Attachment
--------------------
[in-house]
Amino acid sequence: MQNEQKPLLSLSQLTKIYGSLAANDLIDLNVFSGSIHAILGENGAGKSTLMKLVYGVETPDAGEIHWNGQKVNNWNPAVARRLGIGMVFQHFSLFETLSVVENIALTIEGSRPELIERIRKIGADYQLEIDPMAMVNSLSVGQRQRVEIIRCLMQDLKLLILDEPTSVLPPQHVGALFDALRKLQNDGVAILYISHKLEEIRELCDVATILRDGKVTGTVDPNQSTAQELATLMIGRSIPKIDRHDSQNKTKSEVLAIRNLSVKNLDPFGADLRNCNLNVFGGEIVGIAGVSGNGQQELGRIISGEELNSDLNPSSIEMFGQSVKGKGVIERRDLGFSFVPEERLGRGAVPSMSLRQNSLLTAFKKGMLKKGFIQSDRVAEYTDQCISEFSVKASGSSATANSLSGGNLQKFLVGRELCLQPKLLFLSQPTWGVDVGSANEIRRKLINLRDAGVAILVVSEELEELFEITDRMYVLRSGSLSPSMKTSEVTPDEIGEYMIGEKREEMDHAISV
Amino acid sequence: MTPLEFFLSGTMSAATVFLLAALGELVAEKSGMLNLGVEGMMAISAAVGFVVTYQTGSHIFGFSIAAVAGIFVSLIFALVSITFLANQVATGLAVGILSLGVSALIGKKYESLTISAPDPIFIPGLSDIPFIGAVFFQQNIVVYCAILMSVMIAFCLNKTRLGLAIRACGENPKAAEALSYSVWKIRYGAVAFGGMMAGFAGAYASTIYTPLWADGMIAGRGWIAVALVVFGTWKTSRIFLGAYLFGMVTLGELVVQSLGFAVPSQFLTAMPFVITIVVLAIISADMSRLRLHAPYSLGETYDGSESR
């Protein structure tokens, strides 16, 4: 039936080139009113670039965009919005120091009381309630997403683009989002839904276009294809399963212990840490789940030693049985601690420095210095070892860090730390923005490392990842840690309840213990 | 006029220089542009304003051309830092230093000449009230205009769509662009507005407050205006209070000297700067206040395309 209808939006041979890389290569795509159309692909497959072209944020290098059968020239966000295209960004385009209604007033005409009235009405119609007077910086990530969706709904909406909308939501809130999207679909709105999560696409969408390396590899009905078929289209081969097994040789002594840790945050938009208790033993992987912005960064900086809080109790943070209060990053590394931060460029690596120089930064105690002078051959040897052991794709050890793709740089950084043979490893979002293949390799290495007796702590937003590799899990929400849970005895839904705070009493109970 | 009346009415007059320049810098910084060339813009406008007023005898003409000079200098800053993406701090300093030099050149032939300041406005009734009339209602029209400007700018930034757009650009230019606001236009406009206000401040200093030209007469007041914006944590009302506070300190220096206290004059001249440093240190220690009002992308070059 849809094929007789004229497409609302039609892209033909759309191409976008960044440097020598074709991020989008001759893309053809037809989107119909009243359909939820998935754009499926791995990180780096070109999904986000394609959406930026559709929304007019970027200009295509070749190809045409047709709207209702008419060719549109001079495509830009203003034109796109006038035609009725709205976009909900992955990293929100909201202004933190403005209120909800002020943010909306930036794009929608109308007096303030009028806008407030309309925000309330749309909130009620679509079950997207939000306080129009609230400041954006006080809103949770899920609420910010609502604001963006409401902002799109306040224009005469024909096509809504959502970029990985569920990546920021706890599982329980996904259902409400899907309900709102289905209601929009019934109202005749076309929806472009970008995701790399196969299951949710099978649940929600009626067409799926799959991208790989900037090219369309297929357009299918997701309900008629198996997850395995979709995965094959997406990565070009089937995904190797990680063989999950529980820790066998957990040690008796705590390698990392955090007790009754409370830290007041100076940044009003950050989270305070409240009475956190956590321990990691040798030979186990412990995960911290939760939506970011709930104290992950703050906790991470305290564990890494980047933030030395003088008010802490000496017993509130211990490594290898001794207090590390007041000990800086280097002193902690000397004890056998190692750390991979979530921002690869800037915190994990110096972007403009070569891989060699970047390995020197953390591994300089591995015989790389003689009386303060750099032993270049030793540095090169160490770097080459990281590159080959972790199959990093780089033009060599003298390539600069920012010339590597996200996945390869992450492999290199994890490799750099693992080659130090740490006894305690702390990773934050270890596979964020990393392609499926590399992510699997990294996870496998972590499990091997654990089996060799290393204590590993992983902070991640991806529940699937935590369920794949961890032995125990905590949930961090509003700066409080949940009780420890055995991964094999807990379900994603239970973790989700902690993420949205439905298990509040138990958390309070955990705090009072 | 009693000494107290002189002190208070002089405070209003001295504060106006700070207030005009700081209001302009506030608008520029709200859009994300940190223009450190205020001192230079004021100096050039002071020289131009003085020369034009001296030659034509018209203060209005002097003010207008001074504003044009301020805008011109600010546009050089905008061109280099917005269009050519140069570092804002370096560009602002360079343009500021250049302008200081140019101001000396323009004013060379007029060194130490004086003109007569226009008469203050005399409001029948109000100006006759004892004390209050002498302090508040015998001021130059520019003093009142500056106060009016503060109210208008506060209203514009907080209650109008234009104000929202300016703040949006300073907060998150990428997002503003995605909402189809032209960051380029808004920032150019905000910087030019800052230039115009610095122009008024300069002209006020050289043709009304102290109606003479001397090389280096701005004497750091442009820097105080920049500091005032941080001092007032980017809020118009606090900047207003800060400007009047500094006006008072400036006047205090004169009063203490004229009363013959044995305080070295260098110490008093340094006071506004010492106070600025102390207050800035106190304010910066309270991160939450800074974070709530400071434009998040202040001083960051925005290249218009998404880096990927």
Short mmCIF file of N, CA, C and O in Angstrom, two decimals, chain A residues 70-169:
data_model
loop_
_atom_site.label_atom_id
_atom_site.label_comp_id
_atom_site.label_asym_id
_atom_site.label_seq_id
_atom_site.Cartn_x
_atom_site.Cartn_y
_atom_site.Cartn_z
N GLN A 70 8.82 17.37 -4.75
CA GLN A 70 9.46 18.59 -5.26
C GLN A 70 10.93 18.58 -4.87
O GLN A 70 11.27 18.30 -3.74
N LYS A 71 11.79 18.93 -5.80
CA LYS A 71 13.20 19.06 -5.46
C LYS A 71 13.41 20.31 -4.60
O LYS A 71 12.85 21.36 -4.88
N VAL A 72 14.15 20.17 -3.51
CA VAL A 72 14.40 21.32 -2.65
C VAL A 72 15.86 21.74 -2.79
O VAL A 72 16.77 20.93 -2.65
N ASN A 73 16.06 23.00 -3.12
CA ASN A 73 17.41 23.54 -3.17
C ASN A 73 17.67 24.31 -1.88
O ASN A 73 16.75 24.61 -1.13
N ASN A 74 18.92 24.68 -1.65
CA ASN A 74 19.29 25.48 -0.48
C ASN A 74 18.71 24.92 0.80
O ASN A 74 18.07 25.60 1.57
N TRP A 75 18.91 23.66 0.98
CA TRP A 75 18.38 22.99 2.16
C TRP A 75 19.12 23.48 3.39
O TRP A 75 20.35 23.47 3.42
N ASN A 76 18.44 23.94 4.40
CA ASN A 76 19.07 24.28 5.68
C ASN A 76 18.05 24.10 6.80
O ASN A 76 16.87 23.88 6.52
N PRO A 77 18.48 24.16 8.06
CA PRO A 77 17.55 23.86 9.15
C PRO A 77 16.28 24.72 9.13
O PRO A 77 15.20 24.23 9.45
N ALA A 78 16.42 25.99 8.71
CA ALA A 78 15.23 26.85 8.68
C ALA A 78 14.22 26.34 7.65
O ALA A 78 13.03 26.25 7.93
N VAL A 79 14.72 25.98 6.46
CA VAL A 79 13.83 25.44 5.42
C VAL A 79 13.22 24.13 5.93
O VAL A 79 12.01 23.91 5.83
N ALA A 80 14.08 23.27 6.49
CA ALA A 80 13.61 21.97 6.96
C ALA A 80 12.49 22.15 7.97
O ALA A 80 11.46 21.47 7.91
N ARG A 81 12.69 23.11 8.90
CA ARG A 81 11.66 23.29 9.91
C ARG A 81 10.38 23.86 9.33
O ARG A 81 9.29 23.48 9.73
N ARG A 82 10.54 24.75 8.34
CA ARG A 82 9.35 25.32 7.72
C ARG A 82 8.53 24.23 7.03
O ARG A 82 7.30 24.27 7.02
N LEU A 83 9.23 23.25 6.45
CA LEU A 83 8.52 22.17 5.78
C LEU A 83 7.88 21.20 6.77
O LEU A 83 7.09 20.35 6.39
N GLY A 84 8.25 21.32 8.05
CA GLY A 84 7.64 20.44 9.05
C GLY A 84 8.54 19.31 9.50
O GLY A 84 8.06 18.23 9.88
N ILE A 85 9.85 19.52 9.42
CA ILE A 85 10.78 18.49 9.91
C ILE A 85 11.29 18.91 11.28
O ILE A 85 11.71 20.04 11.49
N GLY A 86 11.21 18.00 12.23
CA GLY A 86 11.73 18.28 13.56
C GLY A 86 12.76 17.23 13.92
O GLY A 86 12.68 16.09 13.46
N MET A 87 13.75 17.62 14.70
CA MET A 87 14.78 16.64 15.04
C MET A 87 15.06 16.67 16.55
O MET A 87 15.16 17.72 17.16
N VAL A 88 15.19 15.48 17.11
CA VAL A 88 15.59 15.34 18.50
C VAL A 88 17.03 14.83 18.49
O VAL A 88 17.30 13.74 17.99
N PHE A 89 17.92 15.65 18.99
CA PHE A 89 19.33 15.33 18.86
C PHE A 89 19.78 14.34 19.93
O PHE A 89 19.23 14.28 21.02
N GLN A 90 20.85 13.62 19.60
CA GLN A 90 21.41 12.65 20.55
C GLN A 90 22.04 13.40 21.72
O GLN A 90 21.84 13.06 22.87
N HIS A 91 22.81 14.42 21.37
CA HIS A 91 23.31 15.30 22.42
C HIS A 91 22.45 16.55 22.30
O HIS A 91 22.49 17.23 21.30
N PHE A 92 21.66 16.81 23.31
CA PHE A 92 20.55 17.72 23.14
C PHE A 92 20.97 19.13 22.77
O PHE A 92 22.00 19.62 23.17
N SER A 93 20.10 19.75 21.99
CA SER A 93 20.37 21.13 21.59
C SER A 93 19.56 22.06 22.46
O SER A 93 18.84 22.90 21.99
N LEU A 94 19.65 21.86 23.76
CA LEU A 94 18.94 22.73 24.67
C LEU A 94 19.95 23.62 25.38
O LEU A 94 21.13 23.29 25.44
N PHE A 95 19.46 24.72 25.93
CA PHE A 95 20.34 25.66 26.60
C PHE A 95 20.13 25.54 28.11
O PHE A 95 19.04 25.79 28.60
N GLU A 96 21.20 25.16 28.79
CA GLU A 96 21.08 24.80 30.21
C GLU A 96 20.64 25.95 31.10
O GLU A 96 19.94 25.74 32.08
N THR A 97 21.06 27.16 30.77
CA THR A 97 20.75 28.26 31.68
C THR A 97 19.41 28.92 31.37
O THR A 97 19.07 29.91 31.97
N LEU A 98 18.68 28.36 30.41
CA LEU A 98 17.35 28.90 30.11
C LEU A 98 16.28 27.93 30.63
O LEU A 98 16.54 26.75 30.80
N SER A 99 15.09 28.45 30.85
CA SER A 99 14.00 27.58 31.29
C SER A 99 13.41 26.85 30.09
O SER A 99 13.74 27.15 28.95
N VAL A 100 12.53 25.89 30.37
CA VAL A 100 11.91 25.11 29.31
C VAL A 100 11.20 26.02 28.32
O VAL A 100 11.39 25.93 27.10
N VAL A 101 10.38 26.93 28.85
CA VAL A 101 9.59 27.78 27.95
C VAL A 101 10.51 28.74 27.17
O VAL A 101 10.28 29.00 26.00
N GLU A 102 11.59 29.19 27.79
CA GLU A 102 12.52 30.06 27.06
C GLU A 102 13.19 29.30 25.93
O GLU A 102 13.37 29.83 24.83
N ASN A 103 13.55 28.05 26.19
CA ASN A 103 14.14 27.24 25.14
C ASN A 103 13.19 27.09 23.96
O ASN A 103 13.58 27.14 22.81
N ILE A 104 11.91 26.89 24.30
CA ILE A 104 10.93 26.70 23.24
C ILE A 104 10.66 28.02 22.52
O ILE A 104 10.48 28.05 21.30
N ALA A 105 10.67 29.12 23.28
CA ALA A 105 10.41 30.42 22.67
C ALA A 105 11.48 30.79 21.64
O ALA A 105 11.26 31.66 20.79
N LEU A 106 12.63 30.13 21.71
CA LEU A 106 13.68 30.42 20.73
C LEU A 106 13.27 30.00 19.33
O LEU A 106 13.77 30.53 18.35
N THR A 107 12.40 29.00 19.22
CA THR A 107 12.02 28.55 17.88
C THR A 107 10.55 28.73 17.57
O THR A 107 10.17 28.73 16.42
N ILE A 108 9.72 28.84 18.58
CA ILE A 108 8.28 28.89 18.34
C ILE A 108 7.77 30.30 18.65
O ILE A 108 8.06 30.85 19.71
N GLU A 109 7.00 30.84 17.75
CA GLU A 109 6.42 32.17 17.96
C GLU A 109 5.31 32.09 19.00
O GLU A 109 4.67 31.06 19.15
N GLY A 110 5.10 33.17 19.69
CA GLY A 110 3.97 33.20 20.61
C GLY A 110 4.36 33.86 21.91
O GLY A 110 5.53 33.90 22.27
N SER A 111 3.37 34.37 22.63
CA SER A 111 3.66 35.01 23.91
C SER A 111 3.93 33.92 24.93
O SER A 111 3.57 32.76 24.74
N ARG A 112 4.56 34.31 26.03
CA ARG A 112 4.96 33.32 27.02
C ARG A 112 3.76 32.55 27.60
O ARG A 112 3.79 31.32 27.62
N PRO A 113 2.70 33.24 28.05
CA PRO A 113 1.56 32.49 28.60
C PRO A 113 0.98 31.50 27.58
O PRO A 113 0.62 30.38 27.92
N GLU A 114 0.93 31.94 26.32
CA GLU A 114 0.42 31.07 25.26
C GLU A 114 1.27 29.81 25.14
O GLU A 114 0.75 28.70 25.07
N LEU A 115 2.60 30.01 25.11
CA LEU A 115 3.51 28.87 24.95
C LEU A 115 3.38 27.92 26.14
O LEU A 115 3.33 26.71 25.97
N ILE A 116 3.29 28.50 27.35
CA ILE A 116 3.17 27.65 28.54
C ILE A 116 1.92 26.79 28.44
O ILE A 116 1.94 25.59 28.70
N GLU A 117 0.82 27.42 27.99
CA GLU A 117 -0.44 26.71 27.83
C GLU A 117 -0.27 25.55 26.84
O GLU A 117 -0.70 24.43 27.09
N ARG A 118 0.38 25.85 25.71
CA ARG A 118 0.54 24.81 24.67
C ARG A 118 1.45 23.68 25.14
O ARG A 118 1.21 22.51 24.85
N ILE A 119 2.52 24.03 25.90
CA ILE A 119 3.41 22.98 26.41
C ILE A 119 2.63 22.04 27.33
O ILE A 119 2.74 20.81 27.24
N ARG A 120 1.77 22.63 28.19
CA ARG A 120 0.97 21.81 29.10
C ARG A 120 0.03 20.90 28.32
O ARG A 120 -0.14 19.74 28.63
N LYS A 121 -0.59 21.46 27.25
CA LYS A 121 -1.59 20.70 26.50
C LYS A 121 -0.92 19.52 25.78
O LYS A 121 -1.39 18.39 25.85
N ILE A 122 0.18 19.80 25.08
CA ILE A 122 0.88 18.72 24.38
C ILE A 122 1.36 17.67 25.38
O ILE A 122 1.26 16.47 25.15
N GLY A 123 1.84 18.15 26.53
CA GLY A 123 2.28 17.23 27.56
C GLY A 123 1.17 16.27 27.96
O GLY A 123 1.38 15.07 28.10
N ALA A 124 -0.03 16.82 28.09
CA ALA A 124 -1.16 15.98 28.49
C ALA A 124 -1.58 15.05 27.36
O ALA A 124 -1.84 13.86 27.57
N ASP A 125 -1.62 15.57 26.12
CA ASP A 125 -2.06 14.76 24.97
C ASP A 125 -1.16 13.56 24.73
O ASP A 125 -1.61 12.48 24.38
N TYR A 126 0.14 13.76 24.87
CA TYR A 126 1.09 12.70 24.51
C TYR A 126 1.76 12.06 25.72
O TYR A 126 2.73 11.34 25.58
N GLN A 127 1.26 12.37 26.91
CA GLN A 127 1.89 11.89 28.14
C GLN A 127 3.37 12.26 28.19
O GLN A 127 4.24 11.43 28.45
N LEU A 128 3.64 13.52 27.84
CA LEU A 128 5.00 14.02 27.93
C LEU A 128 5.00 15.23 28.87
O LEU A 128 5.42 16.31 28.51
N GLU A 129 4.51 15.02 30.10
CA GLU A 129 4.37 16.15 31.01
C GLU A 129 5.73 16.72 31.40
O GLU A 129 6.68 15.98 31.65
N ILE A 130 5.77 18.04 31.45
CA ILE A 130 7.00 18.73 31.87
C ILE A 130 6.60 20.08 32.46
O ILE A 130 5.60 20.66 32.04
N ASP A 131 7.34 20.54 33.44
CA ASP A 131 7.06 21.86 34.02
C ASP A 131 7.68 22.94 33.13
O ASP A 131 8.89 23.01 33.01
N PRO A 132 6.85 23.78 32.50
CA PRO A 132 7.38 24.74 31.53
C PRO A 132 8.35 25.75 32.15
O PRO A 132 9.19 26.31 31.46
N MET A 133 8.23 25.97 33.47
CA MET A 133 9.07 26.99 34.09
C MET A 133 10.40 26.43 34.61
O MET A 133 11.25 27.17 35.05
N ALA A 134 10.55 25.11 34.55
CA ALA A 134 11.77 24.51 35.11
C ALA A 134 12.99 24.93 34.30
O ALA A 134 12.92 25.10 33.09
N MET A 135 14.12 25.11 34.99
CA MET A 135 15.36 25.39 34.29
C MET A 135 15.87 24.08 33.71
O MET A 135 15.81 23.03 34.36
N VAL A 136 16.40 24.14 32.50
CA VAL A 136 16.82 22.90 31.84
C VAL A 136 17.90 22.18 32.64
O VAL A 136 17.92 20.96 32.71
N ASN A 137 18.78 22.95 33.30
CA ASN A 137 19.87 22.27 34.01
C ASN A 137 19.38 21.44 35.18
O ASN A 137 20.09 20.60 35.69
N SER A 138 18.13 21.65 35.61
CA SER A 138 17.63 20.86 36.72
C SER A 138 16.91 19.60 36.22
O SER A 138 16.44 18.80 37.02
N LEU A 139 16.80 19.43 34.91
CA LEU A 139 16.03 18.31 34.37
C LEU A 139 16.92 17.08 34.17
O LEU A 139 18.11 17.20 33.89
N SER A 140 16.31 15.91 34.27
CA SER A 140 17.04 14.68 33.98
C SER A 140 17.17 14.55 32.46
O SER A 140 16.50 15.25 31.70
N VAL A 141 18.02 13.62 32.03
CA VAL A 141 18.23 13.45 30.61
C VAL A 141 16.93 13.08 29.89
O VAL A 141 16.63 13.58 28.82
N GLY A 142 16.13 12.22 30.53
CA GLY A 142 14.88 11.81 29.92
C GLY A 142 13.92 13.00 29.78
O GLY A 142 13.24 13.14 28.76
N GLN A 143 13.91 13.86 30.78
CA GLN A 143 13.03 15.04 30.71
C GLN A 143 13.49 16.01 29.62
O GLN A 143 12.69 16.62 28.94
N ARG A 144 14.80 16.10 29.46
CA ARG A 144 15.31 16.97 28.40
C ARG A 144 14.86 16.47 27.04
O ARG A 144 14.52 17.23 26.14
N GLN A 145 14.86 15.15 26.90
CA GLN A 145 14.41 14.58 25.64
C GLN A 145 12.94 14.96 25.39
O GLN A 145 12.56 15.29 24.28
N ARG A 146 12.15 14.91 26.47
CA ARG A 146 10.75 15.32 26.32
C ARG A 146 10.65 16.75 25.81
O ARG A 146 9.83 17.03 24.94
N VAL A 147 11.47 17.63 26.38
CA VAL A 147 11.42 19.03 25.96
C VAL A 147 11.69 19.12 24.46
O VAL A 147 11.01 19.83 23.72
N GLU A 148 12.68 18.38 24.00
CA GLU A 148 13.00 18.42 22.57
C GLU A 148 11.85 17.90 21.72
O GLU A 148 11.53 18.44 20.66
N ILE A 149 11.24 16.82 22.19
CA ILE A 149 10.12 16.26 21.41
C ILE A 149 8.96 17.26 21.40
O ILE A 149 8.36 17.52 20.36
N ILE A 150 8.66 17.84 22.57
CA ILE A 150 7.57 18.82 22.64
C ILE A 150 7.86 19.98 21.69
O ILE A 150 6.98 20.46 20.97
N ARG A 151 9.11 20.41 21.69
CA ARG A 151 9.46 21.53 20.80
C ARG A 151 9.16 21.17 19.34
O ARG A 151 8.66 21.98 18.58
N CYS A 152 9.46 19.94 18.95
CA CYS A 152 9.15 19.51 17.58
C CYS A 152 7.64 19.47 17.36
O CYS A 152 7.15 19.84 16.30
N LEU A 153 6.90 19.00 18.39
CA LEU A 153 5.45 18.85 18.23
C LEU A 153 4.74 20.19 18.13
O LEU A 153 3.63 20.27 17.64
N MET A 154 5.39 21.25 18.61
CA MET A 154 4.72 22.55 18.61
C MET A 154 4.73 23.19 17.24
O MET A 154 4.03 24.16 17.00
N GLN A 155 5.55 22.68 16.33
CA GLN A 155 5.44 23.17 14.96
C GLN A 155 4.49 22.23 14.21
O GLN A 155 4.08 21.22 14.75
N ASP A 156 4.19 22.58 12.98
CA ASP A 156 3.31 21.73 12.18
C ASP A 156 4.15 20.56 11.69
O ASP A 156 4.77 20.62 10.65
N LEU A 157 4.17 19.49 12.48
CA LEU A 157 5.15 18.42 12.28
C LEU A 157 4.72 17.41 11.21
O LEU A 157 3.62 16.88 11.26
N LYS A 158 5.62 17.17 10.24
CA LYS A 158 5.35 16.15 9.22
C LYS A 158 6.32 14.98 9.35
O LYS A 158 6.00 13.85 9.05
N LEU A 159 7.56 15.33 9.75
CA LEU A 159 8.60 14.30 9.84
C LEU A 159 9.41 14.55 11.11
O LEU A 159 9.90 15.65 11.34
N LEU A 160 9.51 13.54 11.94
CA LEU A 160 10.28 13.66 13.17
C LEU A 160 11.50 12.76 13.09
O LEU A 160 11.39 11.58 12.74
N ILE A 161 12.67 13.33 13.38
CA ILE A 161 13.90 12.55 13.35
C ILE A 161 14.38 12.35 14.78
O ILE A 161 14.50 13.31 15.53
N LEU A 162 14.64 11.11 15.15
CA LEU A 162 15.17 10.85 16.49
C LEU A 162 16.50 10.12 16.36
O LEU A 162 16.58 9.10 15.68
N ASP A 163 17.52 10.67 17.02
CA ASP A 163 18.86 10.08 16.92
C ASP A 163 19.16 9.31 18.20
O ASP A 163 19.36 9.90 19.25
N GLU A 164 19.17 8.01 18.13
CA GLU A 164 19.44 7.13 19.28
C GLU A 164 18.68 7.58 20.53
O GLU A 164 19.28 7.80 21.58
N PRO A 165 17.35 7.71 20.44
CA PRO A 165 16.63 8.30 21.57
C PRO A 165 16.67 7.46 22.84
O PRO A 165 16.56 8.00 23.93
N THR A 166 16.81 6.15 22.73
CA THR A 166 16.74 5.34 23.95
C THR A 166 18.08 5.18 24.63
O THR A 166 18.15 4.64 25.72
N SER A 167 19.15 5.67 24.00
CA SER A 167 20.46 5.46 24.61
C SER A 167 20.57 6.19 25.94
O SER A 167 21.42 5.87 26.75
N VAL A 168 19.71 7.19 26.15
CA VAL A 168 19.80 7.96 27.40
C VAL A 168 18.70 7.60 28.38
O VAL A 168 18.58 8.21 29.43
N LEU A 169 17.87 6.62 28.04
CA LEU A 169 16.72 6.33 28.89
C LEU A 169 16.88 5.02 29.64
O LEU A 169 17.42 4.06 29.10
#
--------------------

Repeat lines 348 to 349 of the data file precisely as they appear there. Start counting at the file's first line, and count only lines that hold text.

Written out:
CA LEU A 153 5.45 18.85 18.23
C LEU A 153 4.74 20.19 18.13